Curried Monkfish Preparation time less than 30 minutes Cooking time 20 to 30 minutes 2 tablespoons olive oil 4 spring onions, roughly chopped 2 cloves garlic, finely chopped A pinch chilli flakes ½ teaspoon coriander seeds ½ teaspoon medium curry powder ½ teaspoon cumin seeds ½ teaspoon turmeric ½ teaspoon cardamom seeds 500ml/17 fluid oz chicken stock 1 potato, peeled and diced 2 monkfish fillets (about 150g/6oz each), cut into chunks Large handful spinach leaves Preheat a medium frying pan over a low heat. Heat the oil in the pan and sauté the onion and garlic for 1-2 minutes. Add the chilli flakes, coriander seeds, curry powder, cumin seeds, turmeric and cardamom seeds and cook for a further minute. Stir in the stock and add the potatoes. Simmer for 12 or so minutes. Add the monkfish chunks and spinach and continue to cook for a further 4-5 minutes. Thicken with a little corn flour and water, if necessary. Remove from the heat and serve. Based on an Anthony Worrall Thompson recipe.
Hummus 1 175gm tin organic chickpeas 4 cloves garlic 3 tablespoons lemon juice 1/3 cup tahini 1 tablespoon olive oil ¼ to ½ cup cold water 1 teaspoon salt (I use less about half) 1 teaspoon paprika Rinse chickpeas under running water then put the chickpeas and garlic in food processor and give them a good zap. Then add tahini, salt, and lemon juice and zap again Now add the olive oil and slowly add the water until it reaches a smooth creamy consistence. Put in a bowl and chill, you can pour a little olive oil on the surface and sprinkle with paprika if you wish.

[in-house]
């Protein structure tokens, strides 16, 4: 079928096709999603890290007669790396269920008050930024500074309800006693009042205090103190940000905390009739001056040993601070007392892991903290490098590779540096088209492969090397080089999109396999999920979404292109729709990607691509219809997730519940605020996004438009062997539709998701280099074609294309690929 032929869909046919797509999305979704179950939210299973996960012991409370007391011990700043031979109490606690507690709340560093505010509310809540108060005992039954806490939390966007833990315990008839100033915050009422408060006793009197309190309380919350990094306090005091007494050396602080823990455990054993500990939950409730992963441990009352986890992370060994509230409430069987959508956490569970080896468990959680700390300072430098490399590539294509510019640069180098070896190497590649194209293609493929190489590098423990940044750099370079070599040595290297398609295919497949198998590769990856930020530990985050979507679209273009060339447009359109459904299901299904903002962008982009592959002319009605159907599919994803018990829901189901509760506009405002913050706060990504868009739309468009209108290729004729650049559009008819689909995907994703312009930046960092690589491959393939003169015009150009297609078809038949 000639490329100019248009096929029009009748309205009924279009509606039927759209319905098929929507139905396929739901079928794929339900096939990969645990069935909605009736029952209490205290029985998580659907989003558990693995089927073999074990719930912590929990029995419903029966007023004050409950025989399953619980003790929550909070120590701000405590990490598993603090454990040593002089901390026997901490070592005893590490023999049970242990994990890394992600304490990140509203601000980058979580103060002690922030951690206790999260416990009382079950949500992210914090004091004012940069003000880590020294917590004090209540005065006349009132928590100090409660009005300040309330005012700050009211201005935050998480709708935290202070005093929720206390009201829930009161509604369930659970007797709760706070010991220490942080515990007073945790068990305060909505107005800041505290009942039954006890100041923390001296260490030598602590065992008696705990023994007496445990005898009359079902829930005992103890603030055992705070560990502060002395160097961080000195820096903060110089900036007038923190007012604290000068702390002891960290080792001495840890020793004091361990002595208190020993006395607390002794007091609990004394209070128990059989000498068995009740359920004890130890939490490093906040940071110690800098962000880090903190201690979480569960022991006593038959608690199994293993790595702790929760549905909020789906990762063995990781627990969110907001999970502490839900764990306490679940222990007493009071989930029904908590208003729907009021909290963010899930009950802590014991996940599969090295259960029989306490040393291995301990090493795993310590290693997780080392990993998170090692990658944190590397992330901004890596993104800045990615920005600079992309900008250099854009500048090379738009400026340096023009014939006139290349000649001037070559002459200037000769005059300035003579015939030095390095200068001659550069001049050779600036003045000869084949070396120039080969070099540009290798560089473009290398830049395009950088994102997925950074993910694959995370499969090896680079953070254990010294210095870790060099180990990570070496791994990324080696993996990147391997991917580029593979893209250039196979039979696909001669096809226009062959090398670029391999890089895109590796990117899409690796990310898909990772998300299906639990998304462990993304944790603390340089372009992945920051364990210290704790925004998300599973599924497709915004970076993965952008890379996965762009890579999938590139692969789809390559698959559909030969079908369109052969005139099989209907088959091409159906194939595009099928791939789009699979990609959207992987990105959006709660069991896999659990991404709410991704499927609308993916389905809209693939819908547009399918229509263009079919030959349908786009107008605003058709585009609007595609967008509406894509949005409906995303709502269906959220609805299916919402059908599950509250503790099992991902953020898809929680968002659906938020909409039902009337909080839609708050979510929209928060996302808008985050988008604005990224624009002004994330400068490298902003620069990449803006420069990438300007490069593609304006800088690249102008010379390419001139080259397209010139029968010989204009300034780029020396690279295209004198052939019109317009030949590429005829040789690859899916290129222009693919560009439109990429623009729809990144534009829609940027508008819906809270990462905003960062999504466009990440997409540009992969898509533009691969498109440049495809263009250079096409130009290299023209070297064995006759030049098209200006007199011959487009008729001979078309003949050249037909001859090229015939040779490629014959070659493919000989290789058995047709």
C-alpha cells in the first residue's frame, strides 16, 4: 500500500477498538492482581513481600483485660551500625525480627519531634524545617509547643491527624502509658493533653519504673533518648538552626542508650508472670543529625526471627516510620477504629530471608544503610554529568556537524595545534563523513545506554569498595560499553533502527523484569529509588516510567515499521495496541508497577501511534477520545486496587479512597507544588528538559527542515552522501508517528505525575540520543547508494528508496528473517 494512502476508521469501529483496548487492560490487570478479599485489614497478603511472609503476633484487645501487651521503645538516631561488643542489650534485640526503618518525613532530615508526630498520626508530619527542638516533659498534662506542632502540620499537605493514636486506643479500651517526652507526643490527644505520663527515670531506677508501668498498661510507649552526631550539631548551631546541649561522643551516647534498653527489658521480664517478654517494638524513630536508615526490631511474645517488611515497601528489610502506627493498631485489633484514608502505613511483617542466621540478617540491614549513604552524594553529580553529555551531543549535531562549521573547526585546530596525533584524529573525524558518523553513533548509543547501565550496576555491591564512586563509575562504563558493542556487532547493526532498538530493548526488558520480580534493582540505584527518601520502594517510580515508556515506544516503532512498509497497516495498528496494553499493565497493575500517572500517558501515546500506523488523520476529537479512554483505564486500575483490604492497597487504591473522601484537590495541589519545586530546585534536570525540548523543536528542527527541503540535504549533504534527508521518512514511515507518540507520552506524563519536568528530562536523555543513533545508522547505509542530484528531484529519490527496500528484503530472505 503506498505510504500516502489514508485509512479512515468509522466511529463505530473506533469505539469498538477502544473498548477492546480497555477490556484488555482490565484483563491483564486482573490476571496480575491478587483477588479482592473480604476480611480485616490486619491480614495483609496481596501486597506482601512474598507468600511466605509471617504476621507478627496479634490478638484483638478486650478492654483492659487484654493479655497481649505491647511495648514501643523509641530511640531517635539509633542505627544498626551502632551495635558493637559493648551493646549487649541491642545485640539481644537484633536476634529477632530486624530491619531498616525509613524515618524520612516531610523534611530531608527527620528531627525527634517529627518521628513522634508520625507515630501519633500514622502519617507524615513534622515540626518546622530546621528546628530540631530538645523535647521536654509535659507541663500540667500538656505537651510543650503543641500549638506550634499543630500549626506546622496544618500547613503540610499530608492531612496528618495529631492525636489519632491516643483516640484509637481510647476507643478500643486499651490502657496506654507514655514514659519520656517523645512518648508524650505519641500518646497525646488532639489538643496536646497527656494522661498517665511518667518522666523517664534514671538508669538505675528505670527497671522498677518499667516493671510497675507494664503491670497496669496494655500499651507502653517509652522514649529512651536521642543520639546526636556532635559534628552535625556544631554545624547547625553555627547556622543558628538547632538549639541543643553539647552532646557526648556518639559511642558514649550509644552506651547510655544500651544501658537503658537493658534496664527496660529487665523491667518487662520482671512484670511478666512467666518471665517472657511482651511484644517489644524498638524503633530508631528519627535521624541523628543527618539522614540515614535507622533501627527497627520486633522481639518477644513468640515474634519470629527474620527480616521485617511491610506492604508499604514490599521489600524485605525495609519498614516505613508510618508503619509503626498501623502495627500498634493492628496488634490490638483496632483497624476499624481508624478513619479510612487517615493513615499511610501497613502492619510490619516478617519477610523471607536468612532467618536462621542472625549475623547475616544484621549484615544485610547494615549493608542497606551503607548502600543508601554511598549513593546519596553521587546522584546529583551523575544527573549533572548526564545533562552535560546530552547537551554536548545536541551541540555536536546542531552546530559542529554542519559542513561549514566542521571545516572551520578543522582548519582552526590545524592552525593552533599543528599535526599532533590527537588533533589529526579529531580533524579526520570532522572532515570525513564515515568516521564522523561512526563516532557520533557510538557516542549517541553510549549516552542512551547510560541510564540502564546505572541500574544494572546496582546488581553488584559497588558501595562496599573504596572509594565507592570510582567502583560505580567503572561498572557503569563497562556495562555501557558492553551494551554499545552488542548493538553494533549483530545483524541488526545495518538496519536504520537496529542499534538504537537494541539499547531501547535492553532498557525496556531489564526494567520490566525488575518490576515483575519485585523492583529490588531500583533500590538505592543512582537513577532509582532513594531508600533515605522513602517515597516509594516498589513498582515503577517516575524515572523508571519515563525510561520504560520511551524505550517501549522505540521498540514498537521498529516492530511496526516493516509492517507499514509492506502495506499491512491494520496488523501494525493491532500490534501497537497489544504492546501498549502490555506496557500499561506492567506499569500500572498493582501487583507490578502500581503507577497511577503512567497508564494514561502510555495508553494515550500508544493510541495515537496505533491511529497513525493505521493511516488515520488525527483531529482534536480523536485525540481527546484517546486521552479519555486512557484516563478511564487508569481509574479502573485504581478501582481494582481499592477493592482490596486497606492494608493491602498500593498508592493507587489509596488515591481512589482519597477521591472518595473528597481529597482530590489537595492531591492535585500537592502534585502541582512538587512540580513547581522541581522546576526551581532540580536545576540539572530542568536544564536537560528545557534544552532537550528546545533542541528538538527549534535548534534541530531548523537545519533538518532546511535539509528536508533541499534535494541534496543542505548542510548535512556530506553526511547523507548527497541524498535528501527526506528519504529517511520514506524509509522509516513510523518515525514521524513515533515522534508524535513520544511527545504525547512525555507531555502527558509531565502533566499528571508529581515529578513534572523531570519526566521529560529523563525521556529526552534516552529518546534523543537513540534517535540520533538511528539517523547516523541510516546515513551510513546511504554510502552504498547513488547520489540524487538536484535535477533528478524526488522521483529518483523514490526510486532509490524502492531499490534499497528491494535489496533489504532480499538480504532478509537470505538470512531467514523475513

Treats and Desserts Oranges or Strawberries dipped in chocolate (70% or 80% cocoa) Oranges in your favourite Orange liquor or Brandy Pears in red wine Fruit crumbles (Fruit of your choice) ¼ cup of walnut or grape seed oil ¼ cup of brown sugar ¼ cup of sesame seeds ½ cup of chopped walnuts ½ cup oatmeal ½ cup wholemeal flour ½ teaspoon nutmeg ½ teaspoon cinnamon Just mix the whole lot together with a fork until its nice and crumbly, add a little water if necessary, Serve with Soya custard. Summer Pudding Rice Pudding made with Soya milk Grilled figs with honey
Chips 2 large potatoes cut into wedges 1 tablespoon olive oil 1 or 2 large garlic cloves crushed A little sea salt Bake in the oven 200c for about minutes.
Sherry Mincemeat This makes 3 small jars or about 40 mince pies. 8oz – 240g seedless raisins 8oz - 240g sultanas 8oz - 240g currants 4oz - 120g glace cherries 3fl oz 90ml medium sherry 2 medium sized apples, peeled and finely chopped 2 teaspoon ground mixed spice ½ teaspoon ground nutmeg 6oz – 180g dark muscovado sugar 2 tablespoon orange juice 2 tablespoon water 2 tablespoon Pure Soya spread (margarine) Put the raisins, sultanas, currants and glace cherries in a large bowl with the sherry. Mix well. Cover and leave in a cool place, stirring occasionally, for 4 to 6 hours or overnight if you prefer. ( I leave mine overnight) Blanch the chopped apples in boiling water for 2 minutes. Drain well. Add to the soaked dried fruit mixture with the mixed spices and nutmeg, stirring well. Put the sugar, orange juice, water and pour into a saucepan. Heat very gently, stirring frequently until the sugar has dissolved. Add to the fruit mixture and stir well to combine thoroughly. Pack into sterilised jars, seal and label. Keeps for about 3 months in unopened jars. I keep mine in the fridge. It is very good and uses very little fat. Other nice things about Christmas we have lots of lovely nuts, but not the salted variety, dates, figs and Clementine’s.